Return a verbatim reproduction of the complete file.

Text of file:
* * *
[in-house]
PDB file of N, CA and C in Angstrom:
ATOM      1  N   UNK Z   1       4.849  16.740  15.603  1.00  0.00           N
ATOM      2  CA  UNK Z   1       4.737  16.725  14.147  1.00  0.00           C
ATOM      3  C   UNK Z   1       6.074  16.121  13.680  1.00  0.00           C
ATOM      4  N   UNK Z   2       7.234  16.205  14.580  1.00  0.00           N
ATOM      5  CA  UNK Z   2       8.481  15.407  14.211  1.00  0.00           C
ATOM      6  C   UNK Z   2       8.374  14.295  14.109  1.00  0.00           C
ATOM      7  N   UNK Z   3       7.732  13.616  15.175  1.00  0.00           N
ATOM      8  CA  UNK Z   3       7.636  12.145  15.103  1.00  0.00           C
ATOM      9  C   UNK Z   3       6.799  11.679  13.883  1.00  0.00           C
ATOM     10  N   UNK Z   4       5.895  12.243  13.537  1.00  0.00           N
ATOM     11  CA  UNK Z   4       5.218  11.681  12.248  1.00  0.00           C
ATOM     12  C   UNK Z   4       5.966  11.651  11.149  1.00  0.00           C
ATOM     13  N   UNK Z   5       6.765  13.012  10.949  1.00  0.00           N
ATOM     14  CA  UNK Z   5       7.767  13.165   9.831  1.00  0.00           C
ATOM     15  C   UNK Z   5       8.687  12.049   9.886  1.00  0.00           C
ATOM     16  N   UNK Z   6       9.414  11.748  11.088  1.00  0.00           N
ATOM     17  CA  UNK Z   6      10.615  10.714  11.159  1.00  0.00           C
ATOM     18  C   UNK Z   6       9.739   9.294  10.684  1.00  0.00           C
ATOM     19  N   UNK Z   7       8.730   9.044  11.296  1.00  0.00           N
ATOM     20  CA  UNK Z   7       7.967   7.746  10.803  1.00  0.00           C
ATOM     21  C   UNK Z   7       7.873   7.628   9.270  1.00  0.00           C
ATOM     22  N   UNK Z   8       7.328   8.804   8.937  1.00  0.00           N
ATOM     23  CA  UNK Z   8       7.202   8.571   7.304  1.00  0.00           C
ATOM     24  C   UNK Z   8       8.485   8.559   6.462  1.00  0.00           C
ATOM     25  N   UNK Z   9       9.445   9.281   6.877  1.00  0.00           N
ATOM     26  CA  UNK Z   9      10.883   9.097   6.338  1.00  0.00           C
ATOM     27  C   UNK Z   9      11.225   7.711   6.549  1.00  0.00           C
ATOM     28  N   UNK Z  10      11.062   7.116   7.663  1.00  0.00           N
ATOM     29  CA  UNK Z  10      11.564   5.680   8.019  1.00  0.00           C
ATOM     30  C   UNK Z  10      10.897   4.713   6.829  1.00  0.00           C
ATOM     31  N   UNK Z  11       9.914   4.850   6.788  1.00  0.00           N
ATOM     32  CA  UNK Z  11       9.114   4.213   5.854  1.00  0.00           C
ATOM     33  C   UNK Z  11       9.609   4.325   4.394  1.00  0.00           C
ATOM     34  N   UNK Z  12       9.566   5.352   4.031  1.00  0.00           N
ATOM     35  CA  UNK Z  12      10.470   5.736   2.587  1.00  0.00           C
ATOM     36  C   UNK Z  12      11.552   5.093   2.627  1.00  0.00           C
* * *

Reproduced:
[in-house]
PDB file of N, CA and C in Angstrom:
ATOM      1  N   UNK Z   1       4.849  16.740  15.603  1.00  0.00           N
ATOM      2  CA  UNK Z   1       4.737  16.725  14.147  1.00  0.00           C
ATOM      3  C   UNK Z   1       6.074  16.121  13.680  1.00  0.00           C
ATOM      4  N   UNK Z   2       7.234  16.205  14.580  1.00  0.00           N
ATOM      5  CA  UNK Z   2       8.481  15.407  14.211  1.00  0.00           C
ATOM      6  C   UNK Z   2       8.374  14.295  14.109  1.00  0.00           C
ATOM      7  N   UNK Z   3       7.732  13.616  15.175  1.00  0.00           N
ATOM      8  CA  UNK Z   3       7.636  12.145  15.103  1.00  0.00           C
ATOM      9  C   UNK Z   3       6.799  11.679  13.883  1.00  0.00           C
ATOM     10  N   UNK Z   4       5.895  12.243  13.537  1.00  0.00           N
ATOM     11  CA  UNK Z   4       5.218  11.681  12.248  1.00  0.00           C
ATOM     12  C   UNK Z   4       5.966  11.651  11.149  1.00  0.00           C
ATOM     13  N   UNK Z   5       6.765  13.012  10.949  1.00  0.00           N
ATOM     14  CA  UNK Z   5       7.767  13.165   9.831  1.00  0.00           C
ATOM     15  C   UNK Z   5       8.687  12.049   9.886  1.00  0.00           C
ATOM     16  N   UNK Z   6       9.414  11.748  11.088  1.00  0.00           N
ATOM     17  CA  UNK Z   6      10.615  10.714  11.159  1.00  0.00           C
ATOM     18  C   UNK Z   6       9.739   9.294  10.684  1.00  0.00           C
ATOM     19  N   UNK Z   7       8.730   9.044  11.296  1.00  0.00           N
ATOM     20  CA  UNK Z   7       7.967   7.746  10.803  1.00  0.00           C
ATOM     21  C   UNK Z   7       7.873   7.628   9.270  1.00  0.00           C
ATOM     22  N   UNK Z   8       7.328   8.804   8.937  1.00  0.00           N
ATOM     23  CA  UNK Z   8       7.202   8.571   7.304  1.00  0.00           C
ATOM     24  C   UNK Z   8       8.485   8.559   6.462  1.00  0.00           C
ATOM     25  N   UNK Z   9       9.445   9.281   6.877  1.00  0.00           N
ATOM     26  CA  UNK Z   9      10.883   9.097   6.338  1.00  0.00           C
ATOM     27  C   UNK Z   9      11.225   7.711   6.549  1.00  0.00           C
ATOM     28  N   UNK Z  10      11.062   7.116   7.663  1.00  0.00           N
ATOM     29  CA  UNK Z  10      11.564   5.680   8.019  1.00  0.00           C
ATOM     30  C   UNK Z  10      10.897   4.713   6.829  1.00  0.00           C
ATOM     31  N   UNK Z  11       9.914   4.850   6.788  1.00  0.00           N
ATOM     32  CA  UNK Z  11       9.114   4.213   5.854  1.00  0.00           C
ATOM     33  C   UNK Z  11       9.609   4.325   4.394  1.00  0.00           C
ATOM     34  N   UNK Z  12       9.566   5.352   4.031  1.00  0.00           N
ATOM     35  CA  UNK Z  12      10.470   5.736   2.587  1.00  0.00           C
ATOM     36  C   UNK Z  12      11.552   5.093   2.627  1.00  0.00           C